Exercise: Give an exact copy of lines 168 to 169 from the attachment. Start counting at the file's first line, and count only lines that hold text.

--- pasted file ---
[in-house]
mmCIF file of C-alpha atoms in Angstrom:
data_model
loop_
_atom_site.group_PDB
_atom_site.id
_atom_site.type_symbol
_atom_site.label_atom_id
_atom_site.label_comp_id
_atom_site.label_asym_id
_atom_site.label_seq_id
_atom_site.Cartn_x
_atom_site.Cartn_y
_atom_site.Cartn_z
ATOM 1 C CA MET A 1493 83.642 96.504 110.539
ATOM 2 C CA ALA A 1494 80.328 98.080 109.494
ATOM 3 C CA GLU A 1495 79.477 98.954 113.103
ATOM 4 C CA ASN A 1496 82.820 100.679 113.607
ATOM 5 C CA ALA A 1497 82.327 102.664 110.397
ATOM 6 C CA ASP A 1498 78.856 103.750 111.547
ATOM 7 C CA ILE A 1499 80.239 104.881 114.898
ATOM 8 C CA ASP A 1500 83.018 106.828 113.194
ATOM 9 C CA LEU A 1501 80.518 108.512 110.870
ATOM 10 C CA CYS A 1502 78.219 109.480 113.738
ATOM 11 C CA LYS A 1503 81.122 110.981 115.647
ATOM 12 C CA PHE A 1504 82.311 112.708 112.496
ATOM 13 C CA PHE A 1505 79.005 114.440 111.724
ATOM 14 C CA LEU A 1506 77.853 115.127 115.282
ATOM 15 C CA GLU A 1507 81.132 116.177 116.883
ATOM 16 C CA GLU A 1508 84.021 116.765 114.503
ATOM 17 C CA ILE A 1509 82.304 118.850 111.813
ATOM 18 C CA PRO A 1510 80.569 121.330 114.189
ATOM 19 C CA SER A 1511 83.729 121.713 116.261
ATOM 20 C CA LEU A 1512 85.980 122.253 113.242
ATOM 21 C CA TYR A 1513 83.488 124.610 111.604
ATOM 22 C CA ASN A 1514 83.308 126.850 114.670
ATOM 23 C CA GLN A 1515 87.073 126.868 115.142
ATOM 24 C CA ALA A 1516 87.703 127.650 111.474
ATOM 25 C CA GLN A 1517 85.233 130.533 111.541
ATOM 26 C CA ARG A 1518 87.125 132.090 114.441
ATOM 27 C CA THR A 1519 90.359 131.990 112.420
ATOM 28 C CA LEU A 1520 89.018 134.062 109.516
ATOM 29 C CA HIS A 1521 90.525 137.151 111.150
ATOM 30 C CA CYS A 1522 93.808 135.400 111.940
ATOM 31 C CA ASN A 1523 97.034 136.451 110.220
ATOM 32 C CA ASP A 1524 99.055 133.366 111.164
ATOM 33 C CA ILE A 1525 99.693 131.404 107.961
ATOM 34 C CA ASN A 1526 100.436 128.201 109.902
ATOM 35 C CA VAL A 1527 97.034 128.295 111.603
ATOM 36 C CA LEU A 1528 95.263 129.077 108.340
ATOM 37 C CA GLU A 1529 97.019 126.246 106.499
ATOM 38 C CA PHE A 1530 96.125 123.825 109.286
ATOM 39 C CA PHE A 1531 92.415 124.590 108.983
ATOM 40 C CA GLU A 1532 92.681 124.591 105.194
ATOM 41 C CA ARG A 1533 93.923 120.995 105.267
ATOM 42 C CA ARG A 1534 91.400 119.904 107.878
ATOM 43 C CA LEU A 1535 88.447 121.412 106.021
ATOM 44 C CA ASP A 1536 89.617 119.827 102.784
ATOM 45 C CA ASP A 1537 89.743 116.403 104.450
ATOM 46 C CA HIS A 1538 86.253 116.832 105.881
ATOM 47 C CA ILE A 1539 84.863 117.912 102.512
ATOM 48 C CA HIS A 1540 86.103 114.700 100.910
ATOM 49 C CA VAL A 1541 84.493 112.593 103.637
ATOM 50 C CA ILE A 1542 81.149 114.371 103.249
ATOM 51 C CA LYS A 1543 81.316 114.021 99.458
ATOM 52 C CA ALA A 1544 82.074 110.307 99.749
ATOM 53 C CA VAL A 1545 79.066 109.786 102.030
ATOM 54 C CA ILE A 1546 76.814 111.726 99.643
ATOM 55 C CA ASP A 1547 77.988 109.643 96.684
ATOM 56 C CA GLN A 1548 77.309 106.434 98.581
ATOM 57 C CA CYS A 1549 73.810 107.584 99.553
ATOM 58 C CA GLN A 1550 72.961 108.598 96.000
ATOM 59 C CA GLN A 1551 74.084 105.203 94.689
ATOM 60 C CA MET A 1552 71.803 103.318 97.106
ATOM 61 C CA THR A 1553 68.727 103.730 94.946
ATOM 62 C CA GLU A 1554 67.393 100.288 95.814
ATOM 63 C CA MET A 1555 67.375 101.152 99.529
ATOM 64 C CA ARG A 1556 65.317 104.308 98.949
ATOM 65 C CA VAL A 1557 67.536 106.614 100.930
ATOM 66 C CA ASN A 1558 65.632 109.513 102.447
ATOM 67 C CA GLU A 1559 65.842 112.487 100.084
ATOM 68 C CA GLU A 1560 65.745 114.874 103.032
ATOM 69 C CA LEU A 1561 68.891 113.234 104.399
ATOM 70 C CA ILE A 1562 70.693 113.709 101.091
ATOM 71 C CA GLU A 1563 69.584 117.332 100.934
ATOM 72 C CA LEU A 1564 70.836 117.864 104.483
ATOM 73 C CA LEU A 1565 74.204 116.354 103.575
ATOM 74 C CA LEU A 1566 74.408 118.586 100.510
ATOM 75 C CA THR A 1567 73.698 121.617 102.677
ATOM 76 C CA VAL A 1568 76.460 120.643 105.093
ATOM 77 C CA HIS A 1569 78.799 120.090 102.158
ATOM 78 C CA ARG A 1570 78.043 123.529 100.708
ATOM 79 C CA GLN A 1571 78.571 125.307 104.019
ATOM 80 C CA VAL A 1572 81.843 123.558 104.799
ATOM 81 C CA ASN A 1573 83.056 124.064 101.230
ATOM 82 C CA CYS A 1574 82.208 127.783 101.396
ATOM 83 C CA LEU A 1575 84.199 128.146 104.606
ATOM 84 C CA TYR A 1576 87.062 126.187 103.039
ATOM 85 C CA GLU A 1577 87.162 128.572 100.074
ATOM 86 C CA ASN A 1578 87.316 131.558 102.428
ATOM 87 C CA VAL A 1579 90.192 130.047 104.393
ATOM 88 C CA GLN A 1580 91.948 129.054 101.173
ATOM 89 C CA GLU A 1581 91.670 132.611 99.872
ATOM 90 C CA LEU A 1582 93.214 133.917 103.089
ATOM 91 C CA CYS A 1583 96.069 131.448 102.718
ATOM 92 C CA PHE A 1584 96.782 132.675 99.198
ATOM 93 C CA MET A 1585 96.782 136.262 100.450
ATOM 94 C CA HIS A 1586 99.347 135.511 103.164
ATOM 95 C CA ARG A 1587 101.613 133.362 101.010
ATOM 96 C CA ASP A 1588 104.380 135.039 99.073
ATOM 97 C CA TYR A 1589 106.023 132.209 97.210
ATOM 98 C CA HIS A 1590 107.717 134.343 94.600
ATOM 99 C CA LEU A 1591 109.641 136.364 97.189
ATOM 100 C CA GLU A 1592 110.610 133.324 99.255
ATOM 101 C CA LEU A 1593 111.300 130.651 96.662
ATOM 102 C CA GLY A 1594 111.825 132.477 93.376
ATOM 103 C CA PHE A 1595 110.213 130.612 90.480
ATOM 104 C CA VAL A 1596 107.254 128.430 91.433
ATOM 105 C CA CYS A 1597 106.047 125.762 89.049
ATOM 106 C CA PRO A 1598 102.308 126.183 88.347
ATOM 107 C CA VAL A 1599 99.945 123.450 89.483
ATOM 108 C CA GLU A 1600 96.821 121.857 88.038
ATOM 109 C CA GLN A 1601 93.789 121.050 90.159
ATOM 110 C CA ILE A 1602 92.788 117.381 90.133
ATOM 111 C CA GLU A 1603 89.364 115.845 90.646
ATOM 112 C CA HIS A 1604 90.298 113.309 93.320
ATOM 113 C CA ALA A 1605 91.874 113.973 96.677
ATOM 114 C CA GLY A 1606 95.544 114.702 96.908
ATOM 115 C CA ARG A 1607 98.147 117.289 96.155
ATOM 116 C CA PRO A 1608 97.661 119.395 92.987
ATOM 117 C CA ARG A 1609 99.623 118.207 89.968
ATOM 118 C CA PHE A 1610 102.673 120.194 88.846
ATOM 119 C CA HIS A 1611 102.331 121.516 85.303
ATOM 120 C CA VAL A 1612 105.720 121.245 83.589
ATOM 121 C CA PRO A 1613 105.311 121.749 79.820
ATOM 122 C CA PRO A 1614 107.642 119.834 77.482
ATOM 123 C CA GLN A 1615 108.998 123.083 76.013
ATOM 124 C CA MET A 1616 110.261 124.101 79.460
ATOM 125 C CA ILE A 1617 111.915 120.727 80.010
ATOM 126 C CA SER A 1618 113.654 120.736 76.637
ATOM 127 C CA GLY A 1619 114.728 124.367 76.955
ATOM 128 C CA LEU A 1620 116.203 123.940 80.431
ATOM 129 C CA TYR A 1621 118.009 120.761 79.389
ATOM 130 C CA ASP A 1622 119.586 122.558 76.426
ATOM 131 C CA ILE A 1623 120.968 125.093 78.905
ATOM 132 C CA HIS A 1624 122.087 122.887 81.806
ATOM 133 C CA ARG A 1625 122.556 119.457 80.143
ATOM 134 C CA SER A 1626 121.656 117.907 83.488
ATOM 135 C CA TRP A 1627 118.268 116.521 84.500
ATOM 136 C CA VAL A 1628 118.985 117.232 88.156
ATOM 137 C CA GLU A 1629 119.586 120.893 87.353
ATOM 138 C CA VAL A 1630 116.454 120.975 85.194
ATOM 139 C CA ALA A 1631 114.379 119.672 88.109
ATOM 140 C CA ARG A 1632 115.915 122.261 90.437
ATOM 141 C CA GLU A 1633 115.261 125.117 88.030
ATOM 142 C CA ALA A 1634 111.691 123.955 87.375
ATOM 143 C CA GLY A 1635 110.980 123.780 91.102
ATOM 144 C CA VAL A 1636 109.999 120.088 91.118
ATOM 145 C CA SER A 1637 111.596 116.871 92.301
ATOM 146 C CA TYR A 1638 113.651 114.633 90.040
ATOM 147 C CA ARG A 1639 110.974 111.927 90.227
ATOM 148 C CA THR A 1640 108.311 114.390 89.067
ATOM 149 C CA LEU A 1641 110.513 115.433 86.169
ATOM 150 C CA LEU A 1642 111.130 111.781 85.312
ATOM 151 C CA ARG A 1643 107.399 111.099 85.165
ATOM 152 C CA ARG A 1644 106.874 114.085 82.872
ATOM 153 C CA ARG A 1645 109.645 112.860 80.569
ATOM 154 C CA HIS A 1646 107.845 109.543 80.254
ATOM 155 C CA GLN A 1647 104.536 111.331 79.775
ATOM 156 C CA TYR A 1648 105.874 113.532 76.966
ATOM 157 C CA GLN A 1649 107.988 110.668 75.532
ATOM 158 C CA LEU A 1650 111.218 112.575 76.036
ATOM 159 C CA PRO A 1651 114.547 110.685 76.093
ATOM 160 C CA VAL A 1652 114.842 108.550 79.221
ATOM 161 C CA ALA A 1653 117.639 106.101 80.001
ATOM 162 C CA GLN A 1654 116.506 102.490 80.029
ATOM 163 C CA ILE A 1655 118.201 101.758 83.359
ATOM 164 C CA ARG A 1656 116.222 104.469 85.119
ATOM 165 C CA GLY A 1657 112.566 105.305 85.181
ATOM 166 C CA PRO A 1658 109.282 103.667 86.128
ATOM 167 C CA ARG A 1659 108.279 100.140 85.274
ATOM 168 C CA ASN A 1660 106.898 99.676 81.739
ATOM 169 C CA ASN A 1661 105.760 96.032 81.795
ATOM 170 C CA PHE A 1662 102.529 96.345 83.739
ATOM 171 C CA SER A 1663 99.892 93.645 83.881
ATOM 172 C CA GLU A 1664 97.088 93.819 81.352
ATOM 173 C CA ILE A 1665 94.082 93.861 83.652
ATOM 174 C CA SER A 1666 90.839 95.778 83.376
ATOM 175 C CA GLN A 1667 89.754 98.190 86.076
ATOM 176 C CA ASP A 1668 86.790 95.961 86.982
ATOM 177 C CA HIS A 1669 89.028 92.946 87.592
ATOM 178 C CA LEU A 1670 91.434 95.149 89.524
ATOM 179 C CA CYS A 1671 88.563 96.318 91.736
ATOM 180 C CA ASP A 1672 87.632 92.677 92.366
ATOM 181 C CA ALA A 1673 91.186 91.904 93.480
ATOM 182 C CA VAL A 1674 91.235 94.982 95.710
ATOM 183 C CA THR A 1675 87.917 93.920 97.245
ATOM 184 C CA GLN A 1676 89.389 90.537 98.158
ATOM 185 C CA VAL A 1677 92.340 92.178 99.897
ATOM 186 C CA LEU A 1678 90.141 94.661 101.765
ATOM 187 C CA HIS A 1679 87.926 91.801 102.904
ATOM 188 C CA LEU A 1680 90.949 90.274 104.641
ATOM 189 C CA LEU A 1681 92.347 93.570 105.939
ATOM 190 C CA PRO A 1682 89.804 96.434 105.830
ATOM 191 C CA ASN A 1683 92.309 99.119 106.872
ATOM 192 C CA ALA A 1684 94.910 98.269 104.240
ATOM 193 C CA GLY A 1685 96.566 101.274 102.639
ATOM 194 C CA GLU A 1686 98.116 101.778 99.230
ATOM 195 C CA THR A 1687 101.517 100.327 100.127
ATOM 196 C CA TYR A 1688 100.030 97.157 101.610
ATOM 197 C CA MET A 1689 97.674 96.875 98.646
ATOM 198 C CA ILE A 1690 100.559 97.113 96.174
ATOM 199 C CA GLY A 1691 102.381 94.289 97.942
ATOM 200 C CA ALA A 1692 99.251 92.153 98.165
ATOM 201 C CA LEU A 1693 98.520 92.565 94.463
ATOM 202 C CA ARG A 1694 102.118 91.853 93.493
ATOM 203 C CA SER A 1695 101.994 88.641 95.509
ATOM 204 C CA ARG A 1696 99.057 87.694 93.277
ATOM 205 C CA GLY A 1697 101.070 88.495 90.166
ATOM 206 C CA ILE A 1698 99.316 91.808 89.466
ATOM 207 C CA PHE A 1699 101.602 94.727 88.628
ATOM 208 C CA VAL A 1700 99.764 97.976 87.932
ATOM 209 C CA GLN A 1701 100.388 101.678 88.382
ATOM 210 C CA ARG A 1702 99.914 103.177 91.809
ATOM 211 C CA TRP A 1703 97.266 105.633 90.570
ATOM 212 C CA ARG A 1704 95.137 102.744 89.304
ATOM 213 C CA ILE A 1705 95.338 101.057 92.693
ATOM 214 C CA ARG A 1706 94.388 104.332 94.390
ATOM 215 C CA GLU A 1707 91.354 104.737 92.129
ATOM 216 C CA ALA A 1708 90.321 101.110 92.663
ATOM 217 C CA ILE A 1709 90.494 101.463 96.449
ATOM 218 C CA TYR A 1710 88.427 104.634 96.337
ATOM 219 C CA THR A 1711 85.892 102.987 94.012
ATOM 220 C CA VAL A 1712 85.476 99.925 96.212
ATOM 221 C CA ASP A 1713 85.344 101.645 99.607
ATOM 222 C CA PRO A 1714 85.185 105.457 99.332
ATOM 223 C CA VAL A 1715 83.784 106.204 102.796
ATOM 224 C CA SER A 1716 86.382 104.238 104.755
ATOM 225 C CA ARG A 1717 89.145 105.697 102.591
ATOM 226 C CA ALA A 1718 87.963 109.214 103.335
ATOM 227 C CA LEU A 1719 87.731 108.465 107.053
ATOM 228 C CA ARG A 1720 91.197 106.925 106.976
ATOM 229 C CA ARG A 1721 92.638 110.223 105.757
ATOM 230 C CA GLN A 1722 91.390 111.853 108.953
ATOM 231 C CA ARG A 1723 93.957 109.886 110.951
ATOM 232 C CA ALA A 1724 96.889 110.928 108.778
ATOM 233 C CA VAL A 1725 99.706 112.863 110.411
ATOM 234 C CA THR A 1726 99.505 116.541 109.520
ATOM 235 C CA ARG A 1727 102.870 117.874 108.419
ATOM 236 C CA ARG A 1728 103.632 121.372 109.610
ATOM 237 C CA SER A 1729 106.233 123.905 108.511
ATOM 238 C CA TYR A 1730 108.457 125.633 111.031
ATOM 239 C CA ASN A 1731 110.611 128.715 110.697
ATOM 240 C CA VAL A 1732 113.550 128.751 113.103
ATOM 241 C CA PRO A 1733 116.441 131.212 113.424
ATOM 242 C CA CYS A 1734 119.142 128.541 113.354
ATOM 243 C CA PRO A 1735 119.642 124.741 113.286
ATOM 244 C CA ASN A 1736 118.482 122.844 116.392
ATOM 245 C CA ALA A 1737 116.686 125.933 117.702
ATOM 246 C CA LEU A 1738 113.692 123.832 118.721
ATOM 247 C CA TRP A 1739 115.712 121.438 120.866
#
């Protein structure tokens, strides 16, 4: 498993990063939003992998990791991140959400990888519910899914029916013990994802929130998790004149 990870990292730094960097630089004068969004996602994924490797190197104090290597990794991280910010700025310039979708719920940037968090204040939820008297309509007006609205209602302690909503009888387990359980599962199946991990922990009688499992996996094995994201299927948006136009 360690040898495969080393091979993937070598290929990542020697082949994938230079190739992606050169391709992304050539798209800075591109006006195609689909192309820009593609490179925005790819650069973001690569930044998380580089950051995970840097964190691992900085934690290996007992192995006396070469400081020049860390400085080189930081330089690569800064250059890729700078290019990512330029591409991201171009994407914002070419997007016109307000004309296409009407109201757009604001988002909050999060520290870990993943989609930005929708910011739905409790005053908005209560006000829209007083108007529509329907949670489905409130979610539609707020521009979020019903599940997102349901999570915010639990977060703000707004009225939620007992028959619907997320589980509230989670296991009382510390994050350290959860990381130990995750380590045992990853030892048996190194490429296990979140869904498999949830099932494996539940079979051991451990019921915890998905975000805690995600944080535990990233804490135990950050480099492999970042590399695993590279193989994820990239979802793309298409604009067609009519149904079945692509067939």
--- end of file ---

ATOM 154 C CA HIS A 1646 107.845 109.543 80.254
ATOM 155 C CA GLN A 1647 104.536 111.331 79.775